Disappointment and the Nancy Pearl Rule

Looking for deep thoughts? Boy, have you come to the wrong place…

Disappointment: We watched The Bourne Ultimatum on Saturday night. We’d seen The Bourne Identity. Somehow, the second flick (these are flicks, not films) is way down on our Netflix list… Anyway: A little ways in, my wife noted that she didn’t remember the plot of the first flick. At the end, we agreed there was a reason: Neither of us would remember the plot of this one two weeks later, much less a few months later. Lots of action, lots of car crashes, no heart, no real plot… A flick many people would love, but it sort of felt like a waste of a couple of hours. (If you love the Bourne flicks or novels, more power to you. Just not really our thing.)

The Pearl Rule (if I have it right): When I picked up a few books at Mountain View Public Library last time around (three weeks ago–I’ll take them back later this week), one of them was George Carlin’s 2004 book. I seem to remember liking George Carlin as a comic–snarky, a little mean-spirited, but literate and funny–so expected th like the book. Five or six pages in, I realized that it wasn’t so much a book as a bunch of little observations slapped together in no apparent sequence–like a blook, but less coherent than most of those. OK by me…

Then, a few more pages in, I found that I was getting lots of dystopian views, an enormous amount of bitterness, and damn little humor. And, speaking of “damn,” a different four-letter word was being used to an extent that, frankly, comes off as a lack of a real vocabulary. That word can be effective used sparingly. When we start a movie where it’s used in every other line of dialog, we usually don’t bother–and here, it seemed to show up at least every couple of paragraphs. Sure, that reduces the shock value–but it also means the prose reads badly.

Well, OK, no problem: You’re not going to like every book you pick up, and apparently Carlin’s aged differently than I have. He’s turned into one of those who frowns upon any questionable pleasures that don’t happen to be his own while, of course, frowning even harder upon anyone who disagrees with him. And somewhere along the way, he seems to have lost his humor.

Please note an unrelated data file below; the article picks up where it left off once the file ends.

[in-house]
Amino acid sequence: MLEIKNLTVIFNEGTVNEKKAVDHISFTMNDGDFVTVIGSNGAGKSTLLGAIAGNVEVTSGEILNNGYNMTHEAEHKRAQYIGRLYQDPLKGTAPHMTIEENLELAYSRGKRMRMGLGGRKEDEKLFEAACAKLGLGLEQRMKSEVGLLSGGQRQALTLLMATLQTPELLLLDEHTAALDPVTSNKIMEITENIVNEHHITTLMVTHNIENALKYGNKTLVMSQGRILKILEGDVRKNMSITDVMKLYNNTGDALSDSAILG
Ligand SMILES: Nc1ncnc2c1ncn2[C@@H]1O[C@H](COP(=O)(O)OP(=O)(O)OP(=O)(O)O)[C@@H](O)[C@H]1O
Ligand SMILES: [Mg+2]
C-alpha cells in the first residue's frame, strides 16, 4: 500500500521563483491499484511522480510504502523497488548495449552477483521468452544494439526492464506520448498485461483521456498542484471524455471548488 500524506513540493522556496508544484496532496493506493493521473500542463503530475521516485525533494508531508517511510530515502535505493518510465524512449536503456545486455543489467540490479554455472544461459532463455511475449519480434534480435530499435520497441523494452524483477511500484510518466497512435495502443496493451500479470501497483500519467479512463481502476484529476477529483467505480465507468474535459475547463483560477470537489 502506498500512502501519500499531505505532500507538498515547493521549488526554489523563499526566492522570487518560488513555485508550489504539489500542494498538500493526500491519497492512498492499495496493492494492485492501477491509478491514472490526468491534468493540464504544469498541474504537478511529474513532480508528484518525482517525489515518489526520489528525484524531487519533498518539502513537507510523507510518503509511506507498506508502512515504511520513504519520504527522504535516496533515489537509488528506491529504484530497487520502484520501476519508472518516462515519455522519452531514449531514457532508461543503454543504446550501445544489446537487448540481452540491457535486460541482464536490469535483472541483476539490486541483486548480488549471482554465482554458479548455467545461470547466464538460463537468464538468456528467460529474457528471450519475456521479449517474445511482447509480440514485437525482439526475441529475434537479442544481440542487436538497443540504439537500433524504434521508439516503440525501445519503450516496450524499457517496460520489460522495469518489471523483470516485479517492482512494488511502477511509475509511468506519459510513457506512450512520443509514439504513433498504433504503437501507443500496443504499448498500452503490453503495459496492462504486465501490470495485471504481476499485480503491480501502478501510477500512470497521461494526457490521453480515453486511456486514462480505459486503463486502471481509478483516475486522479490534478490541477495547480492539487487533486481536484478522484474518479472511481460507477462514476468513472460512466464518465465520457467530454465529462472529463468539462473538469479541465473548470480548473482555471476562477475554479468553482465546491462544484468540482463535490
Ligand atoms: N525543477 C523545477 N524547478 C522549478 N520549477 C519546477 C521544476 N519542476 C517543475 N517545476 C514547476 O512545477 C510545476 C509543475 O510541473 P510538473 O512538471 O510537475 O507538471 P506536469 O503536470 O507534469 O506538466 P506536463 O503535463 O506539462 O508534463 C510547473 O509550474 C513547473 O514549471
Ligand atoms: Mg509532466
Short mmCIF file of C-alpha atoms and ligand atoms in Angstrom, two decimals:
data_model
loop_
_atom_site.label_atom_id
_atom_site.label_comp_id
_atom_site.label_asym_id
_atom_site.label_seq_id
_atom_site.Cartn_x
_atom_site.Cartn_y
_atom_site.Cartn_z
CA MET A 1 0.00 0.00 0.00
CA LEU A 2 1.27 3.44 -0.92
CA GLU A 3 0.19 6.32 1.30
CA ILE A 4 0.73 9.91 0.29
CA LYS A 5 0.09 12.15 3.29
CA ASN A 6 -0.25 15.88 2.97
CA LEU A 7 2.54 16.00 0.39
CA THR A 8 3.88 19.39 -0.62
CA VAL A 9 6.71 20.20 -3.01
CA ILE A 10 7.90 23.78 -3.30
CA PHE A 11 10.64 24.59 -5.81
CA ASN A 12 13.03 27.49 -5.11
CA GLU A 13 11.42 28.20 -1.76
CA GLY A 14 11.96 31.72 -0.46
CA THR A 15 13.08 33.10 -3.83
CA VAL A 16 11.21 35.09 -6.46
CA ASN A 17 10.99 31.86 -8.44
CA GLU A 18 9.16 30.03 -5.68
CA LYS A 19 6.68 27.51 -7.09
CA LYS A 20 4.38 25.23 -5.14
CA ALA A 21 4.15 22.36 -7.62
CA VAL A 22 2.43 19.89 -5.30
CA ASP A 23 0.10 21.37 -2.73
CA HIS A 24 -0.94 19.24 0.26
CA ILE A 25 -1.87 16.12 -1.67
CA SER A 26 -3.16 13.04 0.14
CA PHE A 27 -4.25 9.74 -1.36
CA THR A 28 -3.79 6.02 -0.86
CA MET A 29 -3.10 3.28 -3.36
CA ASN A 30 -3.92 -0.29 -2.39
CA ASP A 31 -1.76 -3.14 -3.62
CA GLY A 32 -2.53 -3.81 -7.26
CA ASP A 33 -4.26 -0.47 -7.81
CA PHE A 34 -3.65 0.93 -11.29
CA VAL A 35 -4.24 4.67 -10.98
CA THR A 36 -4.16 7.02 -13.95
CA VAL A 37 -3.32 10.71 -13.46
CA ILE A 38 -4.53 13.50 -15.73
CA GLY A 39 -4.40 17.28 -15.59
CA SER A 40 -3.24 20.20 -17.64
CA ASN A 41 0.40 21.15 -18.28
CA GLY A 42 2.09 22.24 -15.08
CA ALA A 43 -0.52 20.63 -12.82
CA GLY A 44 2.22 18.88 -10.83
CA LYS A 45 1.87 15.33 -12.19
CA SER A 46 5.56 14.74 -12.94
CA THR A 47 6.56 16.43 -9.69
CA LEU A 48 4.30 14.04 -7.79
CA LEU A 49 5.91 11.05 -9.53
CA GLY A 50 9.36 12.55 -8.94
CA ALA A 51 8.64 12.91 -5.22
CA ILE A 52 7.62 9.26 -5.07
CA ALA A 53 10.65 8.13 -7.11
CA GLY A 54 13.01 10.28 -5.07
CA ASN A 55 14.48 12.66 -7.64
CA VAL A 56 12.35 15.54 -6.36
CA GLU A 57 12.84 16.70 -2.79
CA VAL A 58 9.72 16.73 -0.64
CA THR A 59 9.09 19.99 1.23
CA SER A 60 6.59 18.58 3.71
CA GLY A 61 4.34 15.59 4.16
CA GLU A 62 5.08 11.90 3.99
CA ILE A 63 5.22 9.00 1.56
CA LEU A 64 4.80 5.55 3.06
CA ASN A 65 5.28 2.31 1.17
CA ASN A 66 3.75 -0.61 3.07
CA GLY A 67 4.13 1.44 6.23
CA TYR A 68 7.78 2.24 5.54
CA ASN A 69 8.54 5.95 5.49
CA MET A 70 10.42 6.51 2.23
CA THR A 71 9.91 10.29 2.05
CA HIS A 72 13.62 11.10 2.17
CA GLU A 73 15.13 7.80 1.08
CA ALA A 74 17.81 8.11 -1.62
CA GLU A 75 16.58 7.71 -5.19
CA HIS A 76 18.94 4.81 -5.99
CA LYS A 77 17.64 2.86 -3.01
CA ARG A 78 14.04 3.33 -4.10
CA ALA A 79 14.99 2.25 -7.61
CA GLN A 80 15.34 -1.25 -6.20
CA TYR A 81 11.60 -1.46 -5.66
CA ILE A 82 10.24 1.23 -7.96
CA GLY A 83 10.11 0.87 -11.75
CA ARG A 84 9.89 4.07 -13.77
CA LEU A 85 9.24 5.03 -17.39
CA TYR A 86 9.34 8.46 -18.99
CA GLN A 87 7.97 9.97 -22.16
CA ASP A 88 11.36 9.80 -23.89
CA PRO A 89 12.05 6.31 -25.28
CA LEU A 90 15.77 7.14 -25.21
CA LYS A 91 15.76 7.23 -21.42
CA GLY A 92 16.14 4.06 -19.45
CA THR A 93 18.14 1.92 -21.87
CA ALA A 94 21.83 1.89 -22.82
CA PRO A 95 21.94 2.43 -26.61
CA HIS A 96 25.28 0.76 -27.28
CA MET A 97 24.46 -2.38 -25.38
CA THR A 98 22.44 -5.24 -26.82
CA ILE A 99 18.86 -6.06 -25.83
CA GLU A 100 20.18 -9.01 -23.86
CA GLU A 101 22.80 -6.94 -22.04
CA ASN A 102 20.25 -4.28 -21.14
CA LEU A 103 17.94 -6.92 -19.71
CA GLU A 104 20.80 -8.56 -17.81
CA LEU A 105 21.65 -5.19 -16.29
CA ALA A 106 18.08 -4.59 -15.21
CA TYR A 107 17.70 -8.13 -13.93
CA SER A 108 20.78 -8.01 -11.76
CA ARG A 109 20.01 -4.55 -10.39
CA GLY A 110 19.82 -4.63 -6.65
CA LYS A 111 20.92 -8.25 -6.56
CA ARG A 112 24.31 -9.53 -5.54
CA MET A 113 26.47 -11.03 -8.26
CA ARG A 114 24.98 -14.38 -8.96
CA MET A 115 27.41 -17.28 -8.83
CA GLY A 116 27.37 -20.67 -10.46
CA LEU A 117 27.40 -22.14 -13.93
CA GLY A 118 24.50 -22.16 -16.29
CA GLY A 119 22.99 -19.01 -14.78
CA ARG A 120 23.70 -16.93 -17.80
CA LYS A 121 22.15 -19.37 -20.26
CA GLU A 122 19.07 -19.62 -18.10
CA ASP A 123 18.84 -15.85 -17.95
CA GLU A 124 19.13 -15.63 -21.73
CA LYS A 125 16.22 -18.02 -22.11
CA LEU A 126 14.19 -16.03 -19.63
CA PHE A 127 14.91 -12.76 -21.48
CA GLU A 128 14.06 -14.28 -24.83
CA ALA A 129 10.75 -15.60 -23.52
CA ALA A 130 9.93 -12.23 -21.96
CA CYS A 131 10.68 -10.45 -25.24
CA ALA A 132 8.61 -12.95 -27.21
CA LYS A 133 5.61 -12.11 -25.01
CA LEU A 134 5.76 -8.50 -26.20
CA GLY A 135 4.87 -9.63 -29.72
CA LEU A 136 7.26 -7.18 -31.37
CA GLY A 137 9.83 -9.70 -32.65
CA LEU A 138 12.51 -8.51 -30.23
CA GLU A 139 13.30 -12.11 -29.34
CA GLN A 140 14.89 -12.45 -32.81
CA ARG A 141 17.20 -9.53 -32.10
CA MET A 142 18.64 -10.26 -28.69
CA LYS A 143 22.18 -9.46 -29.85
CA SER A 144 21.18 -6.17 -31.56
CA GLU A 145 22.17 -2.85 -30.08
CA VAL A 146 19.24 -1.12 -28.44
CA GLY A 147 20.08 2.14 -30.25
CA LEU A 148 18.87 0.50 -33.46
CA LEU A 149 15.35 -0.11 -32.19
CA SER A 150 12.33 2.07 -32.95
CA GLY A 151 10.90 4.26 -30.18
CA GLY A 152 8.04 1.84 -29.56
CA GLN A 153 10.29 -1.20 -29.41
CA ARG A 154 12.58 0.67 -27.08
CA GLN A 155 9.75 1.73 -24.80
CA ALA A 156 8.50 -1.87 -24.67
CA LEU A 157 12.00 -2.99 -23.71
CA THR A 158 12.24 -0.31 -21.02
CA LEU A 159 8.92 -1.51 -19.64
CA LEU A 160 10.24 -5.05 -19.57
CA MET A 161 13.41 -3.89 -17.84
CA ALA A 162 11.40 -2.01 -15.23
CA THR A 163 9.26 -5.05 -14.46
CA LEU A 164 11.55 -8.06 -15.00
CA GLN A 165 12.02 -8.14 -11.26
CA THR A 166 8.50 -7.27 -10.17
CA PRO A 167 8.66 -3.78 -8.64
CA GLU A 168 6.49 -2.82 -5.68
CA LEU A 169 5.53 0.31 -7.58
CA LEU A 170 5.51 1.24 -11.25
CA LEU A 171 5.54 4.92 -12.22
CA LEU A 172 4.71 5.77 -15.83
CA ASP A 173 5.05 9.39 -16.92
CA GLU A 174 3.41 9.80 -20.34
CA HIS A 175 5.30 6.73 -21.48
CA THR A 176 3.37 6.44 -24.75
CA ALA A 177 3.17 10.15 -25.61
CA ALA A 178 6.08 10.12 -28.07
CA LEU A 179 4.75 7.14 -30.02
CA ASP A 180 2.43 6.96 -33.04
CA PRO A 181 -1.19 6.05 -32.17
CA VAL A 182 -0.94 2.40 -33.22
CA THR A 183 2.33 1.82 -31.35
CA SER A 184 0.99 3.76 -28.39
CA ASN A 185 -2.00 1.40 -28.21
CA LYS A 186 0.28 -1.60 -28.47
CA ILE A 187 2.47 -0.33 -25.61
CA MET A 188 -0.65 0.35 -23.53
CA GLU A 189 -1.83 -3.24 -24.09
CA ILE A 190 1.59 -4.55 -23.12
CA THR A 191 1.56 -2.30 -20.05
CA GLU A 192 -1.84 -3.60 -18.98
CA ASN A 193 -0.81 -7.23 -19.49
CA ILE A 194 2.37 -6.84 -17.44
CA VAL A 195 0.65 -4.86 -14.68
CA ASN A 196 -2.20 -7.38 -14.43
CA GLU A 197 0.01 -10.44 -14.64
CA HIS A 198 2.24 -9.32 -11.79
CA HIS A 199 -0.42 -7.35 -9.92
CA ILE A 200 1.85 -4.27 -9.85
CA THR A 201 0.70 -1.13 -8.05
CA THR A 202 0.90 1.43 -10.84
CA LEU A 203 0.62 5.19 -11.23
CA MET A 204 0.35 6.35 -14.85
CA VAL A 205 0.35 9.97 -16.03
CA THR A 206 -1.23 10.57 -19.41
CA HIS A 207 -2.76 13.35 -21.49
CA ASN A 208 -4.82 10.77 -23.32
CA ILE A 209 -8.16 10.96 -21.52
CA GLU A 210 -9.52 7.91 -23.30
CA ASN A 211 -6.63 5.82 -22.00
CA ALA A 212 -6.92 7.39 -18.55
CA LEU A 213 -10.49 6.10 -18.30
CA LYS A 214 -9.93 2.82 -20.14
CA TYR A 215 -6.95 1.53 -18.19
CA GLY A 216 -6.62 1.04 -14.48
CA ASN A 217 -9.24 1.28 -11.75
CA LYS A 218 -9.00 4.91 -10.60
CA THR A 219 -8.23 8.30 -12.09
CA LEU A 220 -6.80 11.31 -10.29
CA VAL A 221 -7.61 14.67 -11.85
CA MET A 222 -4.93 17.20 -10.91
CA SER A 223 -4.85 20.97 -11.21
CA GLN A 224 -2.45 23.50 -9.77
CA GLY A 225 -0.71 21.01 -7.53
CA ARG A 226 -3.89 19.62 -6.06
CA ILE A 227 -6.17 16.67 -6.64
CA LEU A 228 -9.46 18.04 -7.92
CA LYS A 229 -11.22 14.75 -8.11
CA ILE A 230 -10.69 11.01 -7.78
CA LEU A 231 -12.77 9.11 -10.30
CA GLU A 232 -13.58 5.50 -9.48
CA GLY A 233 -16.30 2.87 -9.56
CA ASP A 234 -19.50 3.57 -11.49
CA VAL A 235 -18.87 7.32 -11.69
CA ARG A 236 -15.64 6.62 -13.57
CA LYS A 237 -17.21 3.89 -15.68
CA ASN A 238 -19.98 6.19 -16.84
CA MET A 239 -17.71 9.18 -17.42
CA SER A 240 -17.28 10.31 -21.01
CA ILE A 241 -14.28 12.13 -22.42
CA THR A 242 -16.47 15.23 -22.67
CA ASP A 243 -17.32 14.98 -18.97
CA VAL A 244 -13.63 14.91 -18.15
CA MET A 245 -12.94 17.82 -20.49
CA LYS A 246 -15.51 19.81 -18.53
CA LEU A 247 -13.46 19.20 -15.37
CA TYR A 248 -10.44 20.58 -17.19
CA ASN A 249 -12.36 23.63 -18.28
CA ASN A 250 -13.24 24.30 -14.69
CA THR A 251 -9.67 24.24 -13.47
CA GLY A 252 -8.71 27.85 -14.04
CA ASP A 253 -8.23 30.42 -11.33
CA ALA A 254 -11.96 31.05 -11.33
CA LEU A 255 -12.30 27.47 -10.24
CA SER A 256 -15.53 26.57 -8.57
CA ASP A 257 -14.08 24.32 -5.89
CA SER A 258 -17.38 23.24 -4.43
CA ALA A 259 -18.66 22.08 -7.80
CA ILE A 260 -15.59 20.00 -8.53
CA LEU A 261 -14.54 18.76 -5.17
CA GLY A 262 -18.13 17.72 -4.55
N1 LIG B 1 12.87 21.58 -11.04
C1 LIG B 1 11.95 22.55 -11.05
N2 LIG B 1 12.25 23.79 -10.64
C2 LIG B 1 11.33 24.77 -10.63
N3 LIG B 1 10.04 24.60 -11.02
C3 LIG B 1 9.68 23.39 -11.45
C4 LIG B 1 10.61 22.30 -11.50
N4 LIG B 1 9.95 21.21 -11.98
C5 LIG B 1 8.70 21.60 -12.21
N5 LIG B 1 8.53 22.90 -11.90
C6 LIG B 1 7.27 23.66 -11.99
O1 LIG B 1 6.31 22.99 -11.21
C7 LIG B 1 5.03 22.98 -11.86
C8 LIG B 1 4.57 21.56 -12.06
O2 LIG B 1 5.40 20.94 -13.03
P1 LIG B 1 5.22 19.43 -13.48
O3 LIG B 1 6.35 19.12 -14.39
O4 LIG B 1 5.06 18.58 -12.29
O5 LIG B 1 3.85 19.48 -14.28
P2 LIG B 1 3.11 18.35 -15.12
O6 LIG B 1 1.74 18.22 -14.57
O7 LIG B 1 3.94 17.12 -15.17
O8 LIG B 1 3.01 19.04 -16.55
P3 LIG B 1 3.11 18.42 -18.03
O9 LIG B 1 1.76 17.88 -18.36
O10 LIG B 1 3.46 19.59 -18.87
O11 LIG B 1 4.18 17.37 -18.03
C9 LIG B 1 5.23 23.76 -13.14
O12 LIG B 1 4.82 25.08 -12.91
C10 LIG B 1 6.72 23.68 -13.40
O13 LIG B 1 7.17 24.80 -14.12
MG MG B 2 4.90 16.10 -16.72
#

I made it to Page 38. Which is where the Nancy Pearl Rule comes in, if I remember it rightly.

That rule? Once you’ve decided to give a book a try, you should give it a fair try–which starts out as being “read the first 50 pages,” but as we age, we find that life is too short. Thus, the rule as I remember it: Read the first 100 pages minus your age–so, for me, the first 38 pages.

Over the last couple of months, I had the other half of the Nancy Pearl Rule, in both cases with Connie Willis novels. (I love Connie WIllis’ short stories, but hadn’t really been familiar with her novels.) To Say Nothing of the Dog was, for some reason, a little difficult–maybe because I was initially reading it in short spurts, which wasn’t the way to read it. But at Page 38, it was clear that I should give it a few more pages–and by Page 100, I was hooked. This month, I picked up her Doomsday Book–which is a big book (578 pages in the mass-market paperback my local library has) and “five years in the writing.” It also took a little getting into, because it is a big, serious book–but by Page 38, I knew I was going to read the whole thing. And loved it, of course.